The key to all immune responses - whether we are fighting off a
cold, or our body is trying to eliminate a cancerous cell - are T cells.
The T cell is the part of the immune system that recognizes a foreign
invader, such as the influenza virus, and triggers the cascade of events
that kills such devastating pathogens. But the mechanism by which
these T cells are recruited to fight disease has remained unclear.
Now a team of Monash researchers has provided key insight into how T cells 'see' viruses. In a landmark paper in the journal Immunity, researchers from the Monash Biomedicine Discovery Institute and the ARC Centre of Excellence in Advanced Molecular Imaging, have investigated this recognition in the arsenal of T cells that sit in wait to respond to virus infection.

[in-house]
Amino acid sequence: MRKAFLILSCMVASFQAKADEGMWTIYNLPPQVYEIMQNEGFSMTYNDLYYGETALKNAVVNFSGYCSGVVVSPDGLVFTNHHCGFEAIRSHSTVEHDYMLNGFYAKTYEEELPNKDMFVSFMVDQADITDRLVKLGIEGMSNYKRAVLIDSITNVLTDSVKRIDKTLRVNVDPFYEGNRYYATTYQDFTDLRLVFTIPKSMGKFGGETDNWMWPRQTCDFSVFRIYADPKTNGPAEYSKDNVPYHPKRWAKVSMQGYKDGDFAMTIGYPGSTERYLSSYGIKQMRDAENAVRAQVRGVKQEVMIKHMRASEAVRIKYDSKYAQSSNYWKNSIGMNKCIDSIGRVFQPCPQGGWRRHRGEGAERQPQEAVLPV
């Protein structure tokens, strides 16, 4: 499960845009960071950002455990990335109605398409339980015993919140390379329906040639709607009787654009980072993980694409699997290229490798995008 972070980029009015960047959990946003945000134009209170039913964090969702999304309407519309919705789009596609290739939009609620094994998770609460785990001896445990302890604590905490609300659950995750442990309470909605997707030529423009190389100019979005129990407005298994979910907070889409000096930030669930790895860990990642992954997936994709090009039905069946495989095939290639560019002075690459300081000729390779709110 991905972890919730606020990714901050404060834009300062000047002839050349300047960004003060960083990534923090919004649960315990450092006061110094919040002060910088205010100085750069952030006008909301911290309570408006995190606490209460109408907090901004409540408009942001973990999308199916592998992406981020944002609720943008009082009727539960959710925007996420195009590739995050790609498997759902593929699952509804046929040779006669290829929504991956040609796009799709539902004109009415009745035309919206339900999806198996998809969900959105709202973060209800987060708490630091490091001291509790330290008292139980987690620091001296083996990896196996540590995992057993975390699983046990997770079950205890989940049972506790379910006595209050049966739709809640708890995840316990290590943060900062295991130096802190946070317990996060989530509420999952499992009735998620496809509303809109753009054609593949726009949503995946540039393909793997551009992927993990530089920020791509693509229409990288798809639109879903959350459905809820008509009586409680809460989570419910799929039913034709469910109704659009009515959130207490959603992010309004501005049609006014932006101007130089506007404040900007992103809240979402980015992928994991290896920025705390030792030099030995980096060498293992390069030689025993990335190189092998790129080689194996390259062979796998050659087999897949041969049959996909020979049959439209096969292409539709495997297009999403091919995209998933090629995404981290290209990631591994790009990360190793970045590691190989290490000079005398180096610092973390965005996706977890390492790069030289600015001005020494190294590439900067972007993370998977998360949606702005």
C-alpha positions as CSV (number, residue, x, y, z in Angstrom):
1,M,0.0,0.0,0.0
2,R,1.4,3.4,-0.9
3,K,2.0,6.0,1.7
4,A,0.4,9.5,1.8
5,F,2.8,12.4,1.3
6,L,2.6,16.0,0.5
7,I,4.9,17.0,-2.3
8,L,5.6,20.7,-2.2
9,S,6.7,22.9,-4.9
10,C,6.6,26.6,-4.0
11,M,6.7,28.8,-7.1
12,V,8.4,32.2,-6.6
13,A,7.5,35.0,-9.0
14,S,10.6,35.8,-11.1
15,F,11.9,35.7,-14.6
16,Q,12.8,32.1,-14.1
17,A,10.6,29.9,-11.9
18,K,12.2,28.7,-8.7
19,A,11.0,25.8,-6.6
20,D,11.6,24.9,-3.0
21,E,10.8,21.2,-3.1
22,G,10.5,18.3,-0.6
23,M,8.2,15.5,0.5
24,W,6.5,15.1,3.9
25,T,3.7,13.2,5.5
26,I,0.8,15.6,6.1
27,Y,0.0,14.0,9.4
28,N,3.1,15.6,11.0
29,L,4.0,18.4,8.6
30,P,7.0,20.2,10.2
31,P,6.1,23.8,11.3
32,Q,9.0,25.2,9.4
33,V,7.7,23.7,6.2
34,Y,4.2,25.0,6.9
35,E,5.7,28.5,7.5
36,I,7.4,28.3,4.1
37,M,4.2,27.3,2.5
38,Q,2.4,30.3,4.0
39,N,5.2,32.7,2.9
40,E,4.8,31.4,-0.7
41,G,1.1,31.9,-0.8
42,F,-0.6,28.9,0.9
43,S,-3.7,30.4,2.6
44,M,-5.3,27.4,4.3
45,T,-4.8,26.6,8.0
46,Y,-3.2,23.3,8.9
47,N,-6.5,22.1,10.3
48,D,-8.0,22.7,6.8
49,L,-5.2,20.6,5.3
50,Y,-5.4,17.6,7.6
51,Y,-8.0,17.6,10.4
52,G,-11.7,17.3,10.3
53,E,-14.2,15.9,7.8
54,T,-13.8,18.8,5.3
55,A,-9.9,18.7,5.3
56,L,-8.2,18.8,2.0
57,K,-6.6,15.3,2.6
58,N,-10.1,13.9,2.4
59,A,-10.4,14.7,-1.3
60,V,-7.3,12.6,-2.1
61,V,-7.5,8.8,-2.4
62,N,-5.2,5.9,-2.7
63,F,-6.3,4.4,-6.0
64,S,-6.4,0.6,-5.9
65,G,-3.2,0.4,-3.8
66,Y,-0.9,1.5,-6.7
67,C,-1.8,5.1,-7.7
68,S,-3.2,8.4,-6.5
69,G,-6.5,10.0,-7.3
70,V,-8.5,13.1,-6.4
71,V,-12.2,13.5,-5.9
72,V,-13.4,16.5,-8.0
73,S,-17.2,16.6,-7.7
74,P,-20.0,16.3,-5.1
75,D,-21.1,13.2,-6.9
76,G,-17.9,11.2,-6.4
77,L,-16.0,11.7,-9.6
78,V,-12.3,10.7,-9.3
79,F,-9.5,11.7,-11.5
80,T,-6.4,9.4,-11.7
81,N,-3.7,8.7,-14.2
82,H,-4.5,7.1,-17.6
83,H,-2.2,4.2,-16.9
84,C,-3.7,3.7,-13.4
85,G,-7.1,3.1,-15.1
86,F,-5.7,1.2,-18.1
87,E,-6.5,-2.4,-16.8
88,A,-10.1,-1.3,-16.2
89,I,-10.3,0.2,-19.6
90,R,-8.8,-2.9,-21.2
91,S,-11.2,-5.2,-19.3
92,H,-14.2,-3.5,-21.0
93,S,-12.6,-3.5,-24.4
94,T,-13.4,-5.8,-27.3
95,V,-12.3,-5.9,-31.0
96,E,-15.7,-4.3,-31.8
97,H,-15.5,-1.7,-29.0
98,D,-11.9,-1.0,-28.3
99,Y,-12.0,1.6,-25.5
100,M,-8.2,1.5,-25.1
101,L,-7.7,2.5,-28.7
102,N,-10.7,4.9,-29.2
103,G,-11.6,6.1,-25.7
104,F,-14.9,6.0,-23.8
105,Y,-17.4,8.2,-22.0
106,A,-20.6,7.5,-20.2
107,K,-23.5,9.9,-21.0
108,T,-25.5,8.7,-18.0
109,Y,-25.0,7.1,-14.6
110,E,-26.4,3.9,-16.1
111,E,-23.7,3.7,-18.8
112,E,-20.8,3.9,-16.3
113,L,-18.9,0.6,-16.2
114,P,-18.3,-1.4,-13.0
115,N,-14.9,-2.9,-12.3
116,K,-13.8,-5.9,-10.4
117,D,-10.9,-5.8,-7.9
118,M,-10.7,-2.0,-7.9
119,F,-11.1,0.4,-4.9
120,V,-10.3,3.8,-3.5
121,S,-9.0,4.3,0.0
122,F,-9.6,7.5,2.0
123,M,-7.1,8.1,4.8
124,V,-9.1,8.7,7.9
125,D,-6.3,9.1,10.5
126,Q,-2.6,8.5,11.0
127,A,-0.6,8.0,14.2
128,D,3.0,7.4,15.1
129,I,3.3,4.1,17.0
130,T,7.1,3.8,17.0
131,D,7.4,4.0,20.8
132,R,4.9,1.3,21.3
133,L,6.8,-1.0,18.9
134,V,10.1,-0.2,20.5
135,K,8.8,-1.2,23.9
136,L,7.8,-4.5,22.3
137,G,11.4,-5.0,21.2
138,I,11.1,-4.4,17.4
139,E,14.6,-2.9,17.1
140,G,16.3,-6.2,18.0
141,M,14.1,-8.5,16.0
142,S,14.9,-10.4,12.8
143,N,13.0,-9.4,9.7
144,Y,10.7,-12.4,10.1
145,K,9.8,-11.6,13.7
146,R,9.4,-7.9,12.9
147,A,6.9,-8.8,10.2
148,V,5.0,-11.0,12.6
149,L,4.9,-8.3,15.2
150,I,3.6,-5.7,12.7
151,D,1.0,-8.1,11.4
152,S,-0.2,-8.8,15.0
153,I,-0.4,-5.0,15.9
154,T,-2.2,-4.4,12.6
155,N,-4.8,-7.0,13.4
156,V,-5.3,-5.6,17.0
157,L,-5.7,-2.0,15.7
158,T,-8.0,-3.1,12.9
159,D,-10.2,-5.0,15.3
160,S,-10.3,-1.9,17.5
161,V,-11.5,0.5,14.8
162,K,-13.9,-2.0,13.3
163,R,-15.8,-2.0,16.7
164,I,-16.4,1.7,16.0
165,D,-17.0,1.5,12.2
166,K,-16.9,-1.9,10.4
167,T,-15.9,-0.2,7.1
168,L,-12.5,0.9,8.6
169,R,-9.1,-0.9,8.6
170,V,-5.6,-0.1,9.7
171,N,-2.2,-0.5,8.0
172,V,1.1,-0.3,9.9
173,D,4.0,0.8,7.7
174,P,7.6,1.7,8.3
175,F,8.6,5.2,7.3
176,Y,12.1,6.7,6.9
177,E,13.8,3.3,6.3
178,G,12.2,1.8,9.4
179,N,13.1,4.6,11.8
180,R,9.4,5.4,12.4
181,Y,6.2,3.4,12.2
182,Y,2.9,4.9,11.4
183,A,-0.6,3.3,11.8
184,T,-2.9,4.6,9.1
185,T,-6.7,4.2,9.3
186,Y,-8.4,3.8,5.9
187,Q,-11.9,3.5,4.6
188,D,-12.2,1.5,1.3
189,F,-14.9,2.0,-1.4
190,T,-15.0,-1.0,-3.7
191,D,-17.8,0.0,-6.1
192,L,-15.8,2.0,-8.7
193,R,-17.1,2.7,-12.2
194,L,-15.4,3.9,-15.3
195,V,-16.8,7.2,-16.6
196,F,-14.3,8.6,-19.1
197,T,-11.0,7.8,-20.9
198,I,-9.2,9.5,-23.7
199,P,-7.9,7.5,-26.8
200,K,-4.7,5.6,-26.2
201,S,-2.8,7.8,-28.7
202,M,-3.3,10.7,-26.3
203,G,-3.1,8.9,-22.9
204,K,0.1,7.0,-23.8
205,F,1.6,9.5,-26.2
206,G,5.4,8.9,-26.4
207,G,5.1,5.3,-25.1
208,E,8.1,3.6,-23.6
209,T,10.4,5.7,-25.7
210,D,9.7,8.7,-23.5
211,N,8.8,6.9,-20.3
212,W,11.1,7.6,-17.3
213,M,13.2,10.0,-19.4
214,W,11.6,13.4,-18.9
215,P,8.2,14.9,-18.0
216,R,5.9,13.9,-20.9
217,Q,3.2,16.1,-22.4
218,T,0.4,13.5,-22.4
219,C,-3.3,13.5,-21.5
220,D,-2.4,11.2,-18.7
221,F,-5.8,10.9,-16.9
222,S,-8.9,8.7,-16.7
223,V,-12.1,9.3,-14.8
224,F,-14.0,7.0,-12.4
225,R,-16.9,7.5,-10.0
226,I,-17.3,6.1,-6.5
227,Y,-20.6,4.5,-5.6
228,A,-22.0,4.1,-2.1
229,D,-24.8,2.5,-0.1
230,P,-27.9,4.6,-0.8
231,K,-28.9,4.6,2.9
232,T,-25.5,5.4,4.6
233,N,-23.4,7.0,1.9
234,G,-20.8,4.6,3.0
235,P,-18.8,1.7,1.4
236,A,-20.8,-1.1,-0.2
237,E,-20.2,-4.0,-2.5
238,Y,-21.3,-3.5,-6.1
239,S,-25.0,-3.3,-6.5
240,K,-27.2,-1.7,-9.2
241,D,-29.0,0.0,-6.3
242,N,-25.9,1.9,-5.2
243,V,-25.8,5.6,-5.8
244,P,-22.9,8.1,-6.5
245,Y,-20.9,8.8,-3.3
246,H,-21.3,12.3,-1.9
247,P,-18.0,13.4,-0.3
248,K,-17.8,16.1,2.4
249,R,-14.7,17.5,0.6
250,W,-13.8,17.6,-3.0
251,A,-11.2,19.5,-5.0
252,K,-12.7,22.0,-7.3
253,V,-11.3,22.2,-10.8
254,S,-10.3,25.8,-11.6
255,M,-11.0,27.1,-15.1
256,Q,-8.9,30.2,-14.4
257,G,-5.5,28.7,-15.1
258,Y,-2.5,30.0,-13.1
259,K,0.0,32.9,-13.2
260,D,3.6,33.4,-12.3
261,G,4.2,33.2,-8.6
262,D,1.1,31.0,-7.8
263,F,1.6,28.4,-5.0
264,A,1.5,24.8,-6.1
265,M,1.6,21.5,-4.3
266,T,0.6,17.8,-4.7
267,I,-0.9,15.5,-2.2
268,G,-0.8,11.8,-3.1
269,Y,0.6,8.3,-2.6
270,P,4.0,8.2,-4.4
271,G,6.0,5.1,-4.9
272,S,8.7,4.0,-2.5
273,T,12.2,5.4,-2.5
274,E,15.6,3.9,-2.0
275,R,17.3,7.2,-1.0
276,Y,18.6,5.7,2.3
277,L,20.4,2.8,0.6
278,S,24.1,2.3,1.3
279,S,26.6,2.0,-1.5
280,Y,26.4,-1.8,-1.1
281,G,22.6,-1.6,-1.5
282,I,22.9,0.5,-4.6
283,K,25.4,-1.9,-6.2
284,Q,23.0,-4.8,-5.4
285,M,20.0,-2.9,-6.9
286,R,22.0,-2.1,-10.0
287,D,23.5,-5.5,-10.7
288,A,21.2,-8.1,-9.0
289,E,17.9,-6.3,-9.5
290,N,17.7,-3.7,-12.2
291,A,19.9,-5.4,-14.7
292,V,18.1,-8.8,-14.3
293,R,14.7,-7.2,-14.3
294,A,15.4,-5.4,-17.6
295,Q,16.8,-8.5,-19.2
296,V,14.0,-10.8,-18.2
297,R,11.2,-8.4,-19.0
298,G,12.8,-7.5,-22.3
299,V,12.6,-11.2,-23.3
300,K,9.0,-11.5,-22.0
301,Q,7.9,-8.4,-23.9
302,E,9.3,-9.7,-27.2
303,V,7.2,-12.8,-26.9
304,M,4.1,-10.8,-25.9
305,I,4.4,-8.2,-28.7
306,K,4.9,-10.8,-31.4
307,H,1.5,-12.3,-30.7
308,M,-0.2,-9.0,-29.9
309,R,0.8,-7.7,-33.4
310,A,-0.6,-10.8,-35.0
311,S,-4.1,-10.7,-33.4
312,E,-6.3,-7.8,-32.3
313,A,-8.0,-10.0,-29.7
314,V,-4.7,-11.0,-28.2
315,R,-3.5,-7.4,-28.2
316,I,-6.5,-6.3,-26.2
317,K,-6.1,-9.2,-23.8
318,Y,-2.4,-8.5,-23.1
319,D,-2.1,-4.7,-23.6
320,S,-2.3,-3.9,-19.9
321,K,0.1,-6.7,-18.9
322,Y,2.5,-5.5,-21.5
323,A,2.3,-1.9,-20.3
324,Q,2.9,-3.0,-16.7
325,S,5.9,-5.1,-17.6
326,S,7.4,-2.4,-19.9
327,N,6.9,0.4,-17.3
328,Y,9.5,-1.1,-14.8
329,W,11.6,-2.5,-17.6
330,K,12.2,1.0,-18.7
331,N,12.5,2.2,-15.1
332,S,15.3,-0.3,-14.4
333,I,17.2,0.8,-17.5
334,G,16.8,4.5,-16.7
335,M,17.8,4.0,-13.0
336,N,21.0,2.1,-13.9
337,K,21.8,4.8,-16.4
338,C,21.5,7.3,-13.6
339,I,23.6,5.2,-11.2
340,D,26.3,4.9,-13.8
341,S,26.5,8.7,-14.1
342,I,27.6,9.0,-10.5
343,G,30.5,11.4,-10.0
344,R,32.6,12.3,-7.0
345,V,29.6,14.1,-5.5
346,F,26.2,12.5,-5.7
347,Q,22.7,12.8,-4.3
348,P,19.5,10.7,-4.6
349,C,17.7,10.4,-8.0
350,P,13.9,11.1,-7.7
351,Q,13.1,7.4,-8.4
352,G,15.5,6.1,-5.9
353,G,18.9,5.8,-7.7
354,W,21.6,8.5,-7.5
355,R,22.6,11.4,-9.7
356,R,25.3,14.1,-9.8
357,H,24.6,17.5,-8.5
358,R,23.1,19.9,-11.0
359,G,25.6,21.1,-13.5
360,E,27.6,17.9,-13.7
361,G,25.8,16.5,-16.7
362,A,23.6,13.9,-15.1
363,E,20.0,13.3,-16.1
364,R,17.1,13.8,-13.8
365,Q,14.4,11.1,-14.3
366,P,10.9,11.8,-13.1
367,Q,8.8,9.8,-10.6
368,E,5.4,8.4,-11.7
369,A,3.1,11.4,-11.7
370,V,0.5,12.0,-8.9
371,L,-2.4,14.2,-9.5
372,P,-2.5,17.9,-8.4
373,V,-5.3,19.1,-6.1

"It was thought that a common mechanism underpinned how our T cells recognized viruses, like a key in a lock," Professor La Gruta said. "But this is not the case. Our data suggests that T cells can recognize viruses in a completely different way, and still 'unlock' a T cell response. This discovery is critical because the way this initial T cell-virus interaction occurs shapes the entire immune response that follows."
"This discovery is a major turn-around in the way we think of how the immune system works," Professor La Gruta said. "It's fitting that on the 20th anniversary of Australian Peter Doherty being awarded The Nobel Prize in Physiology or Medicine with Rolf M. Zinkernagel for their immune system research, we are still unraveling new ways in which the human body fights off disease."